Climate change deniers never get tired - only their arguments do

According to cognitive scientists, the first thing our brain naturally does when hearing a new statement is believe it. Only afterwards do the habits of skepticism kick in -- if we have trained them -- and send our neurons scouting for any counter-evidence. "It ain't necessarily so" is a trained response -- not a built-in circuit.

So what do you do if your claim is disproved the first time you make it? Repeat it -- over and over and over, until everybody gets tired of correcting you, and then you win!

I am not tired yet. Steven "The JunkMan" Milloy of the Competitive Enterprise Institute posts a Global Warming Denial's Top Ten List as a year-end wrap-up. Here, once again, is why he is still wrong:

  1. Milloy trumpets a study by climate-change skeptics claiming that Observed temperature changes measured over the last 30 years don’t match well with temperatures predicted by the [IPCC's] mathematical climate models..."

    He didn't finish his research. On the same day that Science Daily and Fox News noticed the study, the climate scientists at posted a refutation of it. For a less technical summary, See #3 of Prof. John Mitchell's Climate Change Myths:
    Myth 3 - There is less warming in the upper atmosphere than at the surface which disproves human-induced warming

    We expect greater warming in the upper atmosphere than at the surface in the tropics, but the reverse is true at high latitudes. This expectation holds whether the cause of warming is due to greenhouse gases or changes in the Sun’s output. Until recently, measurements of the temperature changes in the tropics in recent decades did not appear to show greater warming aloft than at the surface. It has now been shown that allowing for uncertainties in the observations, the theoretical and modelling results can be reconciled with the observations.

    The bottom line is that the range of available information is now consistent with increased warming through the troposphere (the lowest region of the atmosphere).
    Turns out, the authors tried the same argument before in 2004 and got trounced. They tried this year with a slightly revised version; they are still wrong.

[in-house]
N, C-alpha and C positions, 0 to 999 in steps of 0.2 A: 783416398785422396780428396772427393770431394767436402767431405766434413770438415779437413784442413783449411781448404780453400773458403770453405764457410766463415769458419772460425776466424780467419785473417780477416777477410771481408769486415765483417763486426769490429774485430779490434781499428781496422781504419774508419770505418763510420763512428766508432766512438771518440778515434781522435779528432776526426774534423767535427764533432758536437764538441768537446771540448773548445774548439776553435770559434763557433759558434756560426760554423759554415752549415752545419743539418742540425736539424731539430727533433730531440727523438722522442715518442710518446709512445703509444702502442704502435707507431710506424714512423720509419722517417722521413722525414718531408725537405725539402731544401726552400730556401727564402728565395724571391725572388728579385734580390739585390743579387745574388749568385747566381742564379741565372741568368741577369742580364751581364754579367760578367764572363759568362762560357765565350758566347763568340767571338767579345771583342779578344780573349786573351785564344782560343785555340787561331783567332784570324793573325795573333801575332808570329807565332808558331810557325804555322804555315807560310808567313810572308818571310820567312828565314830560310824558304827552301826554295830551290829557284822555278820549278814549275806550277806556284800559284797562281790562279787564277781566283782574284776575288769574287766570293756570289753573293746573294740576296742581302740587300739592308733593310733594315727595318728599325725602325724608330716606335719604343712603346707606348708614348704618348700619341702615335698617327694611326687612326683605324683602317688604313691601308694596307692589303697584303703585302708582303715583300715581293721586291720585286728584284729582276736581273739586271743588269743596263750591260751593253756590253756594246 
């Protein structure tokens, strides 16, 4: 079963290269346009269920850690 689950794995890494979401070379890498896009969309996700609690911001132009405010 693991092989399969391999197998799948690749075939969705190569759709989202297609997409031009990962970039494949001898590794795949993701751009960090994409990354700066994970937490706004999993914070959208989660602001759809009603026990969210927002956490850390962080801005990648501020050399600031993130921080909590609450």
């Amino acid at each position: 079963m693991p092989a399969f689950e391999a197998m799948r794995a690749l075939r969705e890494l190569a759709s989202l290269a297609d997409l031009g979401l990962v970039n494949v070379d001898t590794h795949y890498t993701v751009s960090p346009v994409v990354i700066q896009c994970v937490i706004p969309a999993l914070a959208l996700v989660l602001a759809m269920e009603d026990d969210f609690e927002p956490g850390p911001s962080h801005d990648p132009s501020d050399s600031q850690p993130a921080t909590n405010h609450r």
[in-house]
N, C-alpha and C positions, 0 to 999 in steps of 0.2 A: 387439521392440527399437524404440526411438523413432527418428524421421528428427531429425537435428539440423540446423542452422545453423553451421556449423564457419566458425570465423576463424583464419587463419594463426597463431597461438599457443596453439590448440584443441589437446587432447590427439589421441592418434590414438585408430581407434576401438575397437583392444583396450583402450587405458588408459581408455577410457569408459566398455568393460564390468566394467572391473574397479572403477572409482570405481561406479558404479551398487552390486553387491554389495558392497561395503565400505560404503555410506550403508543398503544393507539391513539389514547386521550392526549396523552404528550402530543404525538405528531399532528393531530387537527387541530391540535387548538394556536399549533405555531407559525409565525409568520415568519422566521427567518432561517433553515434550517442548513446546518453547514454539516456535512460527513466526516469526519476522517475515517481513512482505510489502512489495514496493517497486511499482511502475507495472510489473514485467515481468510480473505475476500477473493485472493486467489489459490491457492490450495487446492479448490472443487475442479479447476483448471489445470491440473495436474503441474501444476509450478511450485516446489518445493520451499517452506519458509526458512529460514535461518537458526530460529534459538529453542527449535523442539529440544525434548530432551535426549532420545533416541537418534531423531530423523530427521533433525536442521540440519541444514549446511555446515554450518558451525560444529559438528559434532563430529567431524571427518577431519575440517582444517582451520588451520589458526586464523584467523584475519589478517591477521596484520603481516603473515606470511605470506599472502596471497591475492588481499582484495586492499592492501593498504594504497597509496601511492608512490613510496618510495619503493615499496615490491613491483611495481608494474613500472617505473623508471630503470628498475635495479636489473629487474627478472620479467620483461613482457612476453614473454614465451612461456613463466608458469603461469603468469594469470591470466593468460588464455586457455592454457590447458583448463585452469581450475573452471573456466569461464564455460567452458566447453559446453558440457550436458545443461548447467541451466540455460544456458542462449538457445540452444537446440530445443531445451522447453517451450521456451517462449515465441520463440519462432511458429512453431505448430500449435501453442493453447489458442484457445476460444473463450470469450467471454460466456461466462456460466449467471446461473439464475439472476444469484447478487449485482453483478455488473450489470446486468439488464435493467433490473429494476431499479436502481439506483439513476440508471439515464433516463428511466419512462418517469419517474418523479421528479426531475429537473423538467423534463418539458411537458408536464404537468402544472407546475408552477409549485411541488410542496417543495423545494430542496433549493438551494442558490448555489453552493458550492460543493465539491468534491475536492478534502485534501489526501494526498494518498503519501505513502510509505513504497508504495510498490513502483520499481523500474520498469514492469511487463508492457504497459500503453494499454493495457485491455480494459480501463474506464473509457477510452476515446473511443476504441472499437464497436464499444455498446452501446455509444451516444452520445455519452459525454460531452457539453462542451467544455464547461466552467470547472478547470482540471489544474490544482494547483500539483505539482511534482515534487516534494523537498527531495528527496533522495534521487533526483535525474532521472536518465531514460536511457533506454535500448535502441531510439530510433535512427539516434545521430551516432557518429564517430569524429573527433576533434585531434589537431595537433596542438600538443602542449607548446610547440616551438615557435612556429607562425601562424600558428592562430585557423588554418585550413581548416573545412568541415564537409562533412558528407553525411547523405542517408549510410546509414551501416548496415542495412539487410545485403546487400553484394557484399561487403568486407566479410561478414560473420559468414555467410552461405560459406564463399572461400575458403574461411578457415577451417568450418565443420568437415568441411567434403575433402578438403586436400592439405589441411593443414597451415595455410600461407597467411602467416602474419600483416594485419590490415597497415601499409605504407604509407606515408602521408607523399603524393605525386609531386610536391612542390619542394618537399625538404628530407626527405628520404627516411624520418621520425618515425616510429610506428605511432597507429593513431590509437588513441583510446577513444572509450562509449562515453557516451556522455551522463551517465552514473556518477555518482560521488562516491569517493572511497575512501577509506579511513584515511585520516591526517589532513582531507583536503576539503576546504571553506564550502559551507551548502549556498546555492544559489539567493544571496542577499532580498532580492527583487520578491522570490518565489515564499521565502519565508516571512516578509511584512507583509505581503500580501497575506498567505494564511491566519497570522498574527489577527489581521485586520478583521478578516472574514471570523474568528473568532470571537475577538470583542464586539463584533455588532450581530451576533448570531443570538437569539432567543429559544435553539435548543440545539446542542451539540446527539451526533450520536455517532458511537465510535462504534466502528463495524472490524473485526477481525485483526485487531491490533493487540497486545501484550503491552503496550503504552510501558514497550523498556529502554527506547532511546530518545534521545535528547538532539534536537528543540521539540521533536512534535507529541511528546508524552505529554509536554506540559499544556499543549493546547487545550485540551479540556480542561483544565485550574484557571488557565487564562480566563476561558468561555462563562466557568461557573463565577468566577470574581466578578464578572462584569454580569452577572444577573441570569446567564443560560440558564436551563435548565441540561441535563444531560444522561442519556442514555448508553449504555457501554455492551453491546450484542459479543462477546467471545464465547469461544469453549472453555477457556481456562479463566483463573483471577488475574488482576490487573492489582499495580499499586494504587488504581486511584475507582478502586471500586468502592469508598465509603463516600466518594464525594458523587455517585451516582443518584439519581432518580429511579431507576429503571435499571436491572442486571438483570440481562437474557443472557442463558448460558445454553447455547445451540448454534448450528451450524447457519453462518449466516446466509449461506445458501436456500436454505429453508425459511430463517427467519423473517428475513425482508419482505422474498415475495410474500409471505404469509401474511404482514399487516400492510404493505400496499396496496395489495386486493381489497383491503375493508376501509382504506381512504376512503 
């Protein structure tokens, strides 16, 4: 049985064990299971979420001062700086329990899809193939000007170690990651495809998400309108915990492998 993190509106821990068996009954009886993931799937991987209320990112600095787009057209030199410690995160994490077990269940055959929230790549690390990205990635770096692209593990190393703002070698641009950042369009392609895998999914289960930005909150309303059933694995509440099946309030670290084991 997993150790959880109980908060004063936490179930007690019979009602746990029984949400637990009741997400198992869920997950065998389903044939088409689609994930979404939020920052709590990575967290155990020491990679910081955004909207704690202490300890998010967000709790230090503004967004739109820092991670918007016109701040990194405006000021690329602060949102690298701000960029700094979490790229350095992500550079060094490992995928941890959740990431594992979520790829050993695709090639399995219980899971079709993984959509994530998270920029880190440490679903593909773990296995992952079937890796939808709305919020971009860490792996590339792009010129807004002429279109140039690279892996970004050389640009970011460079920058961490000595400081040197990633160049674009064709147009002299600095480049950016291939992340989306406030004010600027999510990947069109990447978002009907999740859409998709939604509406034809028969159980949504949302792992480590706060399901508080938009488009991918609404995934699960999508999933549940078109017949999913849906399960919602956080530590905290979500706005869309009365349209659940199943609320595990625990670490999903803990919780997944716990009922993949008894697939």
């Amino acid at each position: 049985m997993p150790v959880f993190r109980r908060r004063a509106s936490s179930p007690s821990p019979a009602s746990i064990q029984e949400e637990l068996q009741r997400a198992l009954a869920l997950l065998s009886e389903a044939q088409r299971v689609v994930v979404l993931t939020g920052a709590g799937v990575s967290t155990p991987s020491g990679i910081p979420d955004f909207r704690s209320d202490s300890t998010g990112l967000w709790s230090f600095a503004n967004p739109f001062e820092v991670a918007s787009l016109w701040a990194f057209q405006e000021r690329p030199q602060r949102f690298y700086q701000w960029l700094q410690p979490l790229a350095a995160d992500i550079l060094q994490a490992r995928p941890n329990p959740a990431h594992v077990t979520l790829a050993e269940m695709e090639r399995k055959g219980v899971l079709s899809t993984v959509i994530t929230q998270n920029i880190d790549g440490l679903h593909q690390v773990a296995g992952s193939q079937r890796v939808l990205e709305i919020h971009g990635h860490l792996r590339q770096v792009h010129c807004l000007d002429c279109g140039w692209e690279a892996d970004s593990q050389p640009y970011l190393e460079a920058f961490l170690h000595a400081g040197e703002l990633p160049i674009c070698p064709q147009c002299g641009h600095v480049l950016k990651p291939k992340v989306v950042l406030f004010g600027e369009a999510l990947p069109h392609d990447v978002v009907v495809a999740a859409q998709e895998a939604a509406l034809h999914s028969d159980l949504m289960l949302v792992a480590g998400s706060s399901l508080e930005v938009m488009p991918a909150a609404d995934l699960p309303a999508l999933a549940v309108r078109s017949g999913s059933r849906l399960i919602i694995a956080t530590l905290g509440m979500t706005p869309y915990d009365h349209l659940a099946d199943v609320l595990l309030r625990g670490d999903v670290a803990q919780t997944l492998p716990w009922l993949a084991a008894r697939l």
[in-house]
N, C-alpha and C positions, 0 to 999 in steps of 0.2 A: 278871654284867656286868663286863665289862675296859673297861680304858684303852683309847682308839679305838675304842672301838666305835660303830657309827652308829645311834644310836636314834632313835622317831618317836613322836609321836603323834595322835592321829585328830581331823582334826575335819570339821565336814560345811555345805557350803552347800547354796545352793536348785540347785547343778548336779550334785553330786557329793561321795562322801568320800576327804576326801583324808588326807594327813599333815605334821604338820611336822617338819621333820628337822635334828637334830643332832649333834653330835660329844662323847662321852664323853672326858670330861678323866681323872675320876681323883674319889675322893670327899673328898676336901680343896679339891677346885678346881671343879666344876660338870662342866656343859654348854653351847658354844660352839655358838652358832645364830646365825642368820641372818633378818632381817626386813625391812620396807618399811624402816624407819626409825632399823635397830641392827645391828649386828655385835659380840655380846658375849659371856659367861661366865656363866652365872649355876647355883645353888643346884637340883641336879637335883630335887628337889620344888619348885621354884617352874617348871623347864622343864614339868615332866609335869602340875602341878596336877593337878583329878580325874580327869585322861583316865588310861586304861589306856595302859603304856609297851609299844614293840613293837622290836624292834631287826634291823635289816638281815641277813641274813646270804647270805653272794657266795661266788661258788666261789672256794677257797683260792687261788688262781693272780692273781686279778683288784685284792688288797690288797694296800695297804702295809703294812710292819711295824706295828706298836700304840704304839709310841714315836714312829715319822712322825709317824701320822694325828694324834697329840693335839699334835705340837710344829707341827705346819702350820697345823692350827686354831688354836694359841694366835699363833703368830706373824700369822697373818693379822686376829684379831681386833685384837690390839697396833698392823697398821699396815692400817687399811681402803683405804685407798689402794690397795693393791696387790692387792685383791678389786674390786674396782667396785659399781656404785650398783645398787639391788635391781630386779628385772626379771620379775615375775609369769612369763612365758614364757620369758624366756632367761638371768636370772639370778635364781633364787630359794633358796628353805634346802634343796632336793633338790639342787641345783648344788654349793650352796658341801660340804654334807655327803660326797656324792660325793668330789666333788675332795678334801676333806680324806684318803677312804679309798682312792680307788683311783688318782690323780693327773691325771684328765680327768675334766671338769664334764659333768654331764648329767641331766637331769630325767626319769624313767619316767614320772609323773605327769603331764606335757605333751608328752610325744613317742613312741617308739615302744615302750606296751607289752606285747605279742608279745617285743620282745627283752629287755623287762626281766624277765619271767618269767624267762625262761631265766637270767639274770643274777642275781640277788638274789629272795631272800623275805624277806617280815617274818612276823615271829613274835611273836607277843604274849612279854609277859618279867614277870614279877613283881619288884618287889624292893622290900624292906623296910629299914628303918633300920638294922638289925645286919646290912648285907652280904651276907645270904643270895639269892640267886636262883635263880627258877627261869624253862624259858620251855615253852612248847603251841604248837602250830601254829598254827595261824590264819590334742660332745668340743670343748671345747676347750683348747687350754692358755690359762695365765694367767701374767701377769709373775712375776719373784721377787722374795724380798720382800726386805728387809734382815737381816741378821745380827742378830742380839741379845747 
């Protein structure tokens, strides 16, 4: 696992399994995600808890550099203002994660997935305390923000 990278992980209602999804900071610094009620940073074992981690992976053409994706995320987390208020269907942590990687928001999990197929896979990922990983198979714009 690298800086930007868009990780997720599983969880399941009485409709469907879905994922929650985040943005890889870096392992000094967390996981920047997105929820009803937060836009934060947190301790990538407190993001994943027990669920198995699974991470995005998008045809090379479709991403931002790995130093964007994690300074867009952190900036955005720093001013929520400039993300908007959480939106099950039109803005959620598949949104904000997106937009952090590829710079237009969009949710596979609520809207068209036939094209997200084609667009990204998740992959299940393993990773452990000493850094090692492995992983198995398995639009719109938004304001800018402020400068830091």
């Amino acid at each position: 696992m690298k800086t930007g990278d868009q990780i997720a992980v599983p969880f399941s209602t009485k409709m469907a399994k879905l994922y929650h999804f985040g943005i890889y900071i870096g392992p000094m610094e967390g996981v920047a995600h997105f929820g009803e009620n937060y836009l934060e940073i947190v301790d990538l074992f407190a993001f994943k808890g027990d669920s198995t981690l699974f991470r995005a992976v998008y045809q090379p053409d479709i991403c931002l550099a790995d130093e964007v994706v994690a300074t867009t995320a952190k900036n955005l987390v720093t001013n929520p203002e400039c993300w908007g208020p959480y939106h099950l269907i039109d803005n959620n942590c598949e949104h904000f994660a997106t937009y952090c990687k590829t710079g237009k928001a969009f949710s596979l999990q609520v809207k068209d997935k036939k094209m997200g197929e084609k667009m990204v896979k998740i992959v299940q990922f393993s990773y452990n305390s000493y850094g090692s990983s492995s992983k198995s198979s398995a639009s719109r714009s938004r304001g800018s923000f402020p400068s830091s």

2. Milloy says one more time with feeling, "It's all the sun's fault!" This is getting as old as "Evolution is just a theory." One more time, with feeling, "No, it's not!"

  3. It was even warmer 1000 years ago, so we can't be causing the warming now!

    This is one more attempt to sell the Medieval Warming Period as a global phenomenon; still shoddy merchandise. The latest "study" is by Craig Loehle, of the National Council for Air and Stream Improvement -- an "environmental resource for the forest products industry" that is largely funded by the forest products industry.

    Find out more on the Medieval Warming Period at GristMill, NOAA, and Wikipedia, as well as the RealClimate entry linked above.

  4. We don't have to do anything to correct global warming: the atmosphere self-regulates.

    One more example of "personal responsibility" conservatives sloughing off any hint of personal responsibility. James Lovelock, who first proposed the vision of a "self-regulating" system Earth, himself thinks we have overloaded the system.

    I think: 1) When you make a mess, do you clean it up yourself or do you wait for the "natural forces of the environment" to decay it? 2) How many people have to lose their livelihoods, lose their homes, sicken, and die while we wait for the climate to "self regulate"? 3) Nature has no reason to favor human interests in her "self-regulation." Natural "self-regulation" could include plague, flood, fire, and other methods more unpleasant to humans than cutting down on driving.

  5. Roll out the Straw Man! A 2005 report on the Atlantic Ocean current raised alarms in some of the media. Milloy uses this as an example of scientists being "alarmist," although scientists themselves were much more cautious about the findings. A better way to prevent future alarmism would have been to improve his readers' understanding of the science, as the scientists at RealClimate did. Further news about the Atlantic Current.